Genre: Dark Comedy / Thriller
Length- 84 min
Rating: NR (strong language)
Five years ago, a big heist turned sour and David (Eric Morris) wound up in jail while his cohorts went free. Newly released, he is invited to a cabin for a weekend getaway with his old friends to divide up the loot.
Seems simple enough, right? Well, it's not – especially since his one time girlfriend Samantha (Larisa Polonsky) is now getting serious with the Irish safecracker Owen (Dara Coleman), and Franky (Robert Hogan), the head of the operation, recently died.
They're all thieves, but can David tell the truth from the lies long enough to make sure he gets his fair share of the diamonds?
Trust, Greed, Bullets & Bourbon is a new film written and directed by Scott Kawczynski. It's a crime thriller with a comedic slant, sort of in the vein of a Reservoir Dogs or Pulp Fiction, except that as a filmmaker Kawczynski is more interested in relationships and how people relate to one another than blood, gore and sexually explicit language.
The result is a taut film where the double crosses come fast and furious. It's a verified hit at a number of film festivals across the country, and it's got an 8.2 out of 10 rating at iMDB. Check out their official Facebook page for more information on the multitude of awesome buzz this film is getting.
So how's it stack up? Really, really well.
THE BEAUTY OF DISHONESTY
The film's biggest strength lies in its characters. We have a group of thieves, all operating out of intense self interest and perfectly willing to kill one another at the drop of a hat should the moment give them an excuse to do so without violating an unspoken honor code. That's an unspoken truth.
When one of their own is found to be a mole, the gloves come off and the killing comes out into the open.
After a while, with various characters acting differently with one another at the drop of a hat, you real character, and which are just guises taken on to one up the next guy. Halfway through the film, my head was spinning so much that I didn't care all that much anymore. But rather than being a negative point, I think the confusion helped convey the hopeless nature of the situation. Truth is a terribly subjective thing, and it can be warped to serve the purpose of the moment.
start to become confused as to which persona a character inhabits at a given moment is the
These characters are bad guys, and the only person who seems like a rational human being is David. His motivations are fairly plain throughout, but in a film with so much emotional rollercoastering going on, it left me feeling kind of blah about his character. Normalcy comes across as being boring in this film.
That being said, the finale was awesome and Kathryn Merry was adorable as Circe, Franky's level headed daughter. Max Casella stole the show most times as Tyler – the guy was just so believable as a drunken, gambling scumbag and he was hilarious to boot. Plus, he has a class act moustache. You gotta respect that.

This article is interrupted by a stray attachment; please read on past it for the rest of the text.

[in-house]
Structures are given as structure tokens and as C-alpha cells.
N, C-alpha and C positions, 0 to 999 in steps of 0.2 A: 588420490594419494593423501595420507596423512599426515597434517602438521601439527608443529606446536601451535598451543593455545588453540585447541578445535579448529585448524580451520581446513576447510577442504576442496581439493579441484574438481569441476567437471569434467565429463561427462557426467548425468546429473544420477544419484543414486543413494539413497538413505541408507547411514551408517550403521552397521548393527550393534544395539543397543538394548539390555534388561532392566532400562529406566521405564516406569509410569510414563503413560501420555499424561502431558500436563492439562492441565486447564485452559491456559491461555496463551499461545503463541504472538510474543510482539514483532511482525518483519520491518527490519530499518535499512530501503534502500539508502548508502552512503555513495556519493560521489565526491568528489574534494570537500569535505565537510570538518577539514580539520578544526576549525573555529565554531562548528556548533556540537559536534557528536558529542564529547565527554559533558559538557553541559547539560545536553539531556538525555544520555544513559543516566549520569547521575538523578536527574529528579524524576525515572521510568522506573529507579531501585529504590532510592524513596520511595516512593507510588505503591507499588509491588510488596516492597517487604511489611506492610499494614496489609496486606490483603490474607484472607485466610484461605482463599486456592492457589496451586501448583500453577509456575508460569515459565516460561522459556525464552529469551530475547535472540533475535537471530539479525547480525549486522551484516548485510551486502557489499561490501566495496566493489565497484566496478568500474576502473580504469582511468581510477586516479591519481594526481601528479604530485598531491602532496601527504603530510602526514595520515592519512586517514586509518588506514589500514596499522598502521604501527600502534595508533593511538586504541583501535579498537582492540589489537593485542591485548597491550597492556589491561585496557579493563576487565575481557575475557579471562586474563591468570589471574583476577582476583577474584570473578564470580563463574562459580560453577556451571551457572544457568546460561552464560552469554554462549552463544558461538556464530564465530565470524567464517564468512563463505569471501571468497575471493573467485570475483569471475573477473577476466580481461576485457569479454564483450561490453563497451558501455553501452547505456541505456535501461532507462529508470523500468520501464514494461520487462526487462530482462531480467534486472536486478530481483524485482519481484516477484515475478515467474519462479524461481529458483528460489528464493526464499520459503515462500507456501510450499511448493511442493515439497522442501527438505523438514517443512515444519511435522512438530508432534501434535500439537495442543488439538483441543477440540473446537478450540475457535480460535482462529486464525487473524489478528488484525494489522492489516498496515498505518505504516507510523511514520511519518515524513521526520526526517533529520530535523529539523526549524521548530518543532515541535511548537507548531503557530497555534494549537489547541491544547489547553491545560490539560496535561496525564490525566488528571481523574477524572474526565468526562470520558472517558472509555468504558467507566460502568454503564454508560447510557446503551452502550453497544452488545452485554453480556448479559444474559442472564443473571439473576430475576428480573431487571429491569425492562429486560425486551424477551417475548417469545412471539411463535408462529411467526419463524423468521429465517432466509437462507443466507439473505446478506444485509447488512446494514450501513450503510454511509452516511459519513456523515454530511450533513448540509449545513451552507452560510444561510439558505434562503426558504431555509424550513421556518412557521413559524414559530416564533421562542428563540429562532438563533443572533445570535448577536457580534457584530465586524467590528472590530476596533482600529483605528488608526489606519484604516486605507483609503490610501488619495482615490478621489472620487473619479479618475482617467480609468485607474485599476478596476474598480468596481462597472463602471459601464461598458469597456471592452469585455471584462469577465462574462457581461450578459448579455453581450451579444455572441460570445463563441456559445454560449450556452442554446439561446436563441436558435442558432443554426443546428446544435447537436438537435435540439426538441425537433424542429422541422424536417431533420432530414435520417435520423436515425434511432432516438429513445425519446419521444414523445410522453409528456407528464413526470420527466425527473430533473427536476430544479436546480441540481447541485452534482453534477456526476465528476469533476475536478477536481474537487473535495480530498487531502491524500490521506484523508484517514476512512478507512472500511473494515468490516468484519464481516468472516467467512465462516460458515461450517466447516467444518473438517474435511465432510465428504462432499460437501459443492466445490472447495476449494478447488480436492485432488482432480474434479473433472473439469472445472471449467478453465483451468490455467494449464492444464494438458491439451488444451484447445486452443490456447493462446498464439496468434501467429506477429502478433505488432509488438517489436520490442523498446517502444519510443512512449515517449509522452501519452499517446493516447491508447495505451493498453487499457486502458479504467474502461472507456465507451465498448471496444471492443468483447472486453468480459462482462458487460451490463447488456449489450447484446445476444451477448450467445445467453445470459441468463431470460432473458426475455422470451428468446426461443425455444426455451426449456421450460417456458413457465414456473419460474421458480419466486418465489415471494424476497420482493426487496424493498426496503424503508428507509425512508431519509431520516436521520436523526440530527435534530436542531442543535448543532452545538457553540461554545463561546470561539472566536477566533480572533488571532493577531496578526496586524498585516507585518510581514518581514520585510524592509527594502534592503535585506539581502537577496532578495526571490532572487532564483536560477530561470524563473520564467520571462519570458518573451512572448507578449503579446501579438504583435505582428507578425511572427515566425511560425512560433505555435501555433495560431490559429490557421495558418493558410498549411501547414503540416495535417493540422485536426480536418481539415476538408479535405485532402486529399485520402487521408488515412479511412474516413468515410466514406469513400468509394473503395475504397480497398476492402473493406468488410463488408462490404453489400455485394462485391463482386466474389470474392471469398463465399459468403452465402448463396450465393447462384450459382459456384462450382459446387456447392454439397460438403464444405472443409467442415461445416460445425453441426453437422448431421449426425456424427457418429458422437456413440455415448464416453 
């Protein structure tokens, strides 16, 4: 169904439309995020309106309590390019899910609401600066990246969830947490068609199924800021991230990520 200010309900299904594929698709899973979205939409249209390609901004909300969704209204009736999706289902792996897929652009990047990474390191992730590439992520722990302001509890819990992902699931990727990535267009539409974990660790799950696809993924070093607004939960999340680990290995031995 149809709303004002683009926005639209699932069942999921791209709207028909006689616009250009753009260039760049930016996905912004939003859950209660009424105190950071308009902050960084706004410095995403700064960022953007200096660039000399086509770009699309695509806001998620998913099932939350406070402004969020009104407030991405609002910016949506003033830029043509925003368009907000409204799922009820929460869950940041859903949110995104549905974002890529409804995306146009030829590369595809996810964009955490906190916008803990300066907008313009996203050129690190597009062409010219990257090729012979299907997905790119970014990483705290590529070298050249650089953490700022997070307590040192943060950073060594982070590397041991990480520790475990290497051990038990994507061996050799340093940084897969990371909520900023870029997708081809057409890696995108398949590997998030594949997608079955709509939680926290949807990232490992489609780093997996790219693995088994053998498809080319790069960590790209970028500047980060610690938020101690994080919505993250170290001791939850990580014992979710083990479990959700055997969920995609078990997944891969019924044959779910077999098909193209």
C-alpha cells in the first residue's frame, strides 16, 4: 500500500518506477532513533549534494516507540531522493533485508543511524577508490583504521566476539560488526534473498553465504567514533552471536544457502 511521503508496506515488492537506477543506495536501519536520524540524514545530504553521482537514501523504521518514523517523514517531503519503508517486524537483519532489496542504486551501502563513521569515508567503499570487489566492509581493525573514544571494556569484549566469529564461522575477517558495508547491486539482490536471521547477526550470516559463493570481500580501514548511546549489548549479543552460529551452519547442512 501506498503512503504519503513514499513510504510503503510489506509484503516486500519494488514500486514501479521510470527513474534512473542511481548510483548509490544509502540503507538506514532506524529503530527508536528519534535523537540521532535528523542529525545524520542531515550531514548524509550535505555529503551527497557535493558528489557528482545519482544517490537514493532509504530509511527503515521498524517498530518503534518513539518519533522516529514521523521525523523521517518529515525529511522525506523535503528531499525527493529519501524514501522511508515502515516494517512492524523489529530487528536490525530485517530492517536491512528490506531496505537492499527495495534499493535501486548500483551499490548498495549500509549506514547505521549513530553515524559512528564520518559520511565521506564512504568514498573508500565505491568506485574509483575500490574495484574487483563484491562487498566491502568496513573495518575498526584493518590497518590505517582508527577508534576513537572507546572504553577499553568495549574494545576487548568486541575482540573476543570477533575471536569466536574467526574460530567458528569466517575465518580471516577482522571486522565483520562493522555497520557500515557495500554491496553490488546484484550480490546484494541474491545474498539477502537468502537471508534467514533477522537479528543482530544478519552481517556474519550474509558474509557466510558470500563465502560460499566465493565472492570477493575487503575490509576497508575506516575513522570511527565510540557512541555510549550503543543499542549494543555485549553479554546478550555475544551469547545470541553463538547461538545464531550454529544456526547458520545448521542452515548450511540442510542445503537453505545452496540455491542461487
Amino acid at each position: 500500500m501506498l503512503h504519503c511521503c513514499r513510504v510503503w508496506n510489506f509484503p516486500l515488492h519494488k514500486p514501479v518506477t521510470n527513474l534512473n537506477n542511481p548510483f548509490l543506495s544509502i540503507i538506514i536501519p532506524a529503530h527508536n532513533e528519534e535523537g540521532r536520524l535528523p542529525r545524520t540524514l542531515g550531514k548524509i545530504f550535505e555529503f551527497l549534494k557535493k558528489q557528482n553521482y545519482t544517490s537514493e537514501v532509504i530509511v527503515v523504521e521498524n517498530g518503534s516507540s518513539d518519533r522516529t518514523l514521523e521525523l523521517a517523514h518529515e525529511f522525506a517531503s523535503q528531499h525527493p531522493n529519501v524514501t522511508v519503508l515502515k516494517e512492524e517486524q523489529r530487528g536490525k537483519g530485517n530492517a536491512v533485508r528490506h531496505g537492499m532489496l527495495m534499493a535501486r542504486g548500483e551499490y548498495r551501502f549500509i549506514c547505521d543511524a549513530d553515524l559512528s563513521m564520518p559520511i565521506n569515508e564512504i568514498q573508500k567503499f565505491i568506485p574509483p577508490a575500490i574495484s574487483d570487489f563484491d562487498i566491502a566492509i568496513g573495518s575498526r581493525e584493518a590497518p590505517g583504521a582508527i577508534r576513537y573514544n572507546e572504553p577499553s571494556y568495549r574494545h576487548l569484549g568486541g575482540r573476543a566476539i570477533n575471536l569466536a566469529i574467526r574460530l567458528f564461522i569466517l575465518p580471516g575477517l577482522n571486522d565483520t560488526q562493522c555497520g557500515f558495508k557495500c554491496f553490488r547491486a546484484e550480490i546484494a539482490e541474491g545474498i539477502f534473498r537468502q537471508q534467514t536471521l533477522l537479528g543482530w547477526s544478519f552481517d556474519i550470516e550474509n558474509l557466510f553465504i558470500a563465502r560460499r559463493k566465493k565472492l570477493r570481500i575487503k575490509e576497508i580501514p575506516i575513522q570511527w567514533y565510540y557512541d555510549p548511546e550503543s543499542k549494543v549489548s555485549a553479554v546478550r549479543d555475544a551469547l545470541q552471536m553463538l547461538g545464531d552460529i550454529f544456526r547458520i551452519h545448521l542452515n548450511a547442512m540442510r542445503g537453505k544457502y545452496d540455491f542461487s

Writing: 3.5 / 5. Kawczynski's characters twist and turn emotionally and ran circles around me. I was trying to keep up, and for the most part I did. The times I didn't were actually exciting moments – these characters' fakery felt authentic, and I had fun trying to guess what anyone said was real and what was a lie.
Directing: 5 / 5. The direction is superb – and not just from the perspective of scene composition, which undoubtedly was helped by Rick Siegel, the Director of Photography. I'm talking about characters, and how one shot led into the next, with the actors seamlessly carrying over just the right notes from the previous ones. This is a really mature feature debut for Kawczynski, and I very much look forward to his next project.
Editing: 4 / 5. There were some compression errors and green screens and some moments where the dialogue got stuck and replayed five second snippets a couple times, like a broken record, but I'm pretty sure that was just the screener I watched. Otherwise, the editing, by Kawczynski and Jesse Gordon is top notch, and I'm grading it accordingly.
Sound/Music: 3 / 5. I didn't notice the music through most of the film – on the one hand, that's good because it didn't intrude or try to tell me how to feel. The best moments are when the title theme starts playing, with that pseudo Western feel, evoking moments from John Carpenter's Vampires and, of course, Tarantino's more wily moments. It's a great song and nails the tone of the picture perfectly.
Acting: 4 / 5. Everybody puts on a good show, but Merry and Casella are the real standouts. Danny Burstein takes a hilarious turn as Hector, the well meaning neighbor. Coleman's story about the fisherman also hits a pitch perfect note, giving us the theme of the picture in a stylish and well delivered way.
Final Grade: 3.9 / 5.
Don't forget to check out Trust, Greed, Bullets & Bourbon at the official website! It's available to watch on Amazon Instant Video right now!